The U.S. housing market turned in a strong first quarter.
According to the Home Price Index, a monthly housing metric from the Federal Home Finance Agency (FHFA), U.S. property values climbed by close to two percent between January and March of this year, marking the seventh consecutive quarter of growth.
As compared to one year ago, home values are higher by 7 percent nationwide. Today’s home buyers are finding it harder to find a bargain.
Home Price Index : 14 Straight Months Of Gains
The Home Price Index is a government-published home-valuation tracker. It tracks the change in a given home’s value between subsequent sales, using data supplied to Fannie Mae and Freddie Mac in the mortgage approval process.
There is no “scale” for the HPI, per se. Rather, the index is benchmarked to a value of 100, which is meant to represent the U.S. housing market as it existed in 1991.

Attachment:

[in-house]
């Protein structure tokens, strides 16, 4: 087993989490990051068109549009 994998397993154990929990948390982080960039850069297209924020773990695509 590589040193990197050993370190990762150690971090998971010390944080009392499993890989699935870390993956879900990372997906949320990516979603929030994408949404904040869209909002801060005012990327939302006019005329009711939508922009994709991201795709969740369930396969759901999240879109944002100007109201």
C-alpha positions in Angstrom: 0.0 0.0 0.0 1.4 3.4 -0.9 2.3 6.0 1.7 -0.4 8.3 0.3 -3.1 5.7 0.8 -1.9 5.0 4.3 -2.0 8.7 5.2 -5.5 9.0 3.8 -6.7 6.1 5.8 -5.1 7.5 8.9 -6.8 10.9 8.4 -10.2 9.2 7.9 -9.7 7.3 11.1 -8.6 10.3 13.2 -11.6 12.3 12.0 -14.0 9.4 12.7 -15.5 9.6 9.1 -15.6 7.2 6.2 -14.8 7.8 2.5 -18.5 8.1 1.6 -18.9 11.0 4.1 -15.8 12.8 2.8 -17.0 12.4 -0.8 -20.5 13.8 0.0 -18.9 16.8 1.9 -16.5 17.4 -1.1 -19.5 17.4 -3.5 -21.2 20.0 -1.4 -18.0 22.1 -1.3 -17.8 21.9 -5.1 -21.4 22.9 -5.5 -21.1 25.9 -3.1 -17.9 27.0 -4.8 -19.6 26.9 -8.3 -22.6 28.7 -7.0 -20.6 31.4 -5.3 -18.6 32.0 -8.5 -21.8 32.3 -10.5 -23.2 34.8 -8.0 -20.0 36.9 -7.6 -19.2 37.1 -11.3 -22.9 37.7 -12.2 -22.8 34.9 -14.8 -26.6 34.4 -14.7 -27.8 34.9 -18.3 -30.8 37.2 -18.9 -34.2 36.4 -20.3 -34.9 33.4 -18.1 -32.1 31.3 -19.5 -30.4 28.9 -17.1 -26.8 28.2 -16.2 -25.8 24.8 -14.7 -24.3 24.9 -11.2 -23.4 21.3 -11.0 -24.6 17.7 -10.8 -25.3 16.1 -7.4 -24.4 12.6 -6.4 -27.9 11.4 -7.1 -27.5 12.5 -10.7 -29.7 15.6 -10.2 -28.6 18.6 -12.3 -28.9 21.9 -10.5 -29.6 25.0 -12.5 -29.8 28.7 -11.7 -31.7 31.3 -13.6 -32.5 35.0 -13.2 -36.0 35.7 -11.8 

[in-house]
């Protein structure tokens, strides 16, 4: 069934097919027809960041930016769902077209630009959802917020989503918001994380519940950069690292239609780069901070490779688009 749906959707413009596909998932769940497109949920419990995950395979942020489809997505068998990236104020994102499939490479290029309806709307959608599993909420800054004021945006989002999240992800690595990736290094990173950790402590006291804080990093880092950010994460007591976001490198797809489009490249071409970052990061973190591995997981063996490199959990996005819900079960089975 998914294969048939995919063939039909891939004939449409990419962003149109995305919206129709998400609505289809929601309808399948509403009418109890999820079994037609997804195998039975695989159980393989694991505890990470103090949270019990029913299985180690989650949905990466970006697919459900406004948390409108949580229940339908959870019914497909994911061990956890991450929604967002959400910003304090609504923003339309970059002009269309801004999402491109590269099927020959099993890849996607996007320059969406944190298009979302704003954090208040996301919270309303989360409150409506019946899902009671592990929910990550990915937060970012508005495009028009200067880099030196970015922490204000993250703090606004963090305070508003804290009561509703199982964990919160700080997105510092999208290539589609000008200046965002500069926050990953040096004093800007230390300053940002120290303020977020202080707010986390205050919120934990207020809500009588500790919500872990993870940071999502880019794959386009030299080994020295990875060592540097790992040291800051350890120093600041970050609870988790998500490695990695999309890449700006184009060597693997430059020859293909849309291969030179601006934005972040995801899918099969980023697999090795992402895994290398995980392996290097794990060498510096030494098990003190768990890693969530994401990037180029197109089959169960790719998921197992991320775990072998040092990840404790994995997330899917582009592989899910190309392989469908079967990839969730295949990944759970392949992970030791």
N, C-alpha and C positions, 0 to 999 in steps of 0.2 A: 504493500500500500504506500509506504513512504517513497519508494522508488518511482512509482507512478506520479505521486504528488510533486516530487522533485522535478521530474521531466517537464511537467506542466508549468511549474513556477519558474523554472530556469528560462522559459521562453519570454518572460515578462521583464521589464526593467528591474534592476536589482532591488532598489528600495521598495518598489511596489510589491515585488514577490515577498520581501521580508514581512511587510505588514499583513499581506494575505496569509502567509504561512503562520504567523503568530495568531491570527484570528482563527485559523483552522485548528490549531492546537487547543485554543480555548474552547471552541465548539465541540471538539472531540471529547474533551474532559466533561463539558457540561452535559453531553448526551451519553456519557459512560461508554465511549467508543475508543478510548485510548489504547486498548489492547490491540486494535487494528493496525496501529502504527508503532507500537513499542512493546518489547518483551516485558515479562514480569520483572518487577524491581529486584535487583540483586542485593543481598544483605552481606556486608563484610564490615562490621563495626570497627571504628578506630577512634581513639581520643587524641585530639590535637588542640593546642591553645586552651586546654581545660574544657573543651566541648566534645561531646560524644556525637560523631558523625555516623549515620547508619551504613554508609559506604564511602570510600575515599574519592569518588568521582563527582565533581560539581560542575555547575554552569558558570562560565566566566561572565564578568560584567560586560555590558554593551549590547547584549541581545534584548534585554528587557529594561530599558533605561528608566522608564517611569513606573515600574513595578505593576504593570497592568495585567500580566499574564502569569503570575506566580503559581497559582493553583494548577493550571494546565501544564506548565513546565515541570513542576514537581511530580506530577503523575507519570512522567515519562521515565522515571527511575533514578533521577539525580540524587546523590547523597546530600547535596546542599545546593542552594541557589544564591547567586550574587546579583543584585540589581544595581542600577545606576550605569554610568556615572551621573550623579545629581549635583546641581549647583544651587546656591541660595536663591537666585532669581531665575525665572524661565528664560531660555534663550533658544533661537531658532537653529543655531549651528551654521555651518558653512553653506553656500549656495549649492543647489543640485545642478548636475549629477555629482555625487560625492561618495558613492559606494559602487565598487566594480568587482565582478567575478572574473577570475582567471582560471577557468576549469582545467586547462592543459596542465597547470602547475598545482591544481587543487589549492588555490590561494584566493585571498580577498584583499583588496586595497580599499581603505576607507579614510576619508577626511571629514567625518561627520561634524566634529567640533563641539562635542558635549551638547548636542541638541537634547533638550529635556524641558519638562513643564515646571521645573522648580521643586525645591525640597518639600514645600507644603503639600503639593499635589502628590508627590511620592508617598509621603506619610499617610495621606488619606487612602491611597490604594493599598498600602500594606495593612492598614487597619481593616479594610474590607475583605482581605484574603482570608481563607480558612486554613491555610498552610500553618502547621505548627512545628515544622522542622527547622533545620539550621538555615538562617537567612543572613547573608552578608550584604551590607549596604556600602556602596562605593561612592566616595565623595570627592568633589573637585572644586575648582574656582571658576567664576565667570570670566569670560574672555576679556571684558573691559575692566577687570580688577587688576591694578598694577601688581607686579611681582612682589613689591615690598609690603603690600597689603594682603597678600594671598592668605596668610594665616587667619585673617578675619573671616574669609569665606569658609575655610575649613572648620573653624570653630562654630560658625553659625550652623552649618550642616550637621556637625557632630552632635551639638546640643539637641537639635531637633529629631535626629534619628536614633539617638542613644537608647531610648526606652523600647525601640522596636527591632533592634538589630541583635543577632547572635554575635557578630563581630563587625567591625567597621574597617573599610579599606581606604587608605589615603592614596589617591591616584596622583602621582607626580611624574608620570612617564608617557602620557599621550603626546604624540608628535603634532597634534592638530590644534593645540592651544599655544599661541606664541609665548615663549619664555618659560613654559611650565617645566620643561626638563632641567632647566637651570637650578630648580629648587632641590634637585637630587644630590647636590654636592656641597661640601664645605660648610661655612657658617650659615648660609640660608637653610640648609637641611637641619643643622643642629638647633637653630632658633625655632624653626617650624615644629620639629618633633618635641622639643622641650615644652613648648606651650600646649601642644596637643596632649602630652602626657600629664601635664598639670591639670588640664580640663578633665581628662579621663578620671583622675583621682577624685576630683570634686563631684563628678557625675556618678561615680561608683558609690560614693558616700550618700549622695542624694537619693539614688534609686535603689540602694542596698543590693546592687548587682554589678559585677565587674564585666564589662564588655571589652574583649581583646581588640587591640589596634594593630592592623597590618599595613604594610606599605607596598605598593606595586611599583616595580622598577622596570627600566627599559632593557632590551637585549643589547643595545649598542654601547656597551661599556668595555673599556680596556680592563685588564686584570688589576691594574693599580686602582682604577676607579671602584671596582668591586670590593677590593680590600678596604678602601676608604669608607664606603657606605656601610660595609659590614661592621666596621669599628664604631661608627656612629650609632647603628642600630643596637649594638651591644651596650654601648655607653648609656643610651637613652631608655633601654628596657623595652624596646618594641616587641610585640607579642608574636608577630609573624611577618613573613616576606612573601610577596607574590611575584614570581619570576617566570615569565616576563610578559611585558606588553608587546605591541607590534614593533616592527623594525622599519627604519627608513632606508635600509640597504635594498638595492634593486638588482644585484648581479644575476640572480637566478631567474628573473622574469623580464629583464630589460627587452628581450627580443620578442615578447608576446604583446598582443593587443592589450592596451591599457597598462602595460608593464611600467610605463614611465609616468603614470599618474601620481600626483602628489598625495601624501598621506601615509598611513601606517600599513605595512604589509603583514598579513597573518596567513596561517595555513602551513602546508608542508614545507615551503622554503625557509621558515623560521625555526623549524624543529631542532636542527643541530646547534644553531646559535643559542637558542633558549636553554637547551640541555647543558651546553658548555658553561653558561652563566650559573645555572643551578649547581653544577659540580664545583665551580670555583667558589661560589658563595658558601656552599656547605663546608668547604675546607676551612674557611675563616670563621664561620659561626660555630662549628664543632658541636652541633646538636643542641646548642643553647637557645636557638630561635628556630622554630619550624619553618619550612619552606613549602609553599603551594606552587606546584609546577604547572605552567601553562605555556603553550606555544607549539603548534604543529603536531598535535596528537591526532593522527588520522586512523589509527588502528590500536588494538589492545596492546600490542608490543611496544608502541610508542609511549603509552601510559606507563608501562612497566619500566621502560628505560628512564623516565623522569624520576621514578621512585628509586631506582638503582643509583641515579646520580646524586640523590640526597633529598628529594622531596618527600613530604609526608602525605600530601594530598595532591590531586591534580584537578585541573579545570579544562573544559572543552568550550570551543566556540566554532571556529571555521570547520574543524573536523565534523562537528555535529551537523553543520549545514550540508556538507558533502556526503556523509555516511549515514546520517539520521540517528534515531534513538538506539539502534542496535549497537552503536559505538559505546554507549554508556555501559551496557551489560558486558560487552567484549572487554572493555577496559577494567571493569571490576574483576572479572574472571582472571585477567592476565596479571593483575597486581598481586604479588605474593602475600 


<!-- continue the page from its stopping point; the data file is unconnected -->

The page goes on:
In March 2013 — for the first time since February 2009 — the Home Price Index topped 199. More important, though, is that the Home Price Index has climbed for 14 straight months, which suggests that the U.S. housing recovery is a little more permanent than economists originally believed.
Home values are rising in most U.S. markets and, although uneven, the gains appear sustainable. Buyer demand is strong, seller supply is scarce, and mortgage rates — although rising — remain favorable.
Ask any home buyer — it’s tougher to find great, cheap homes today as compared to just last year.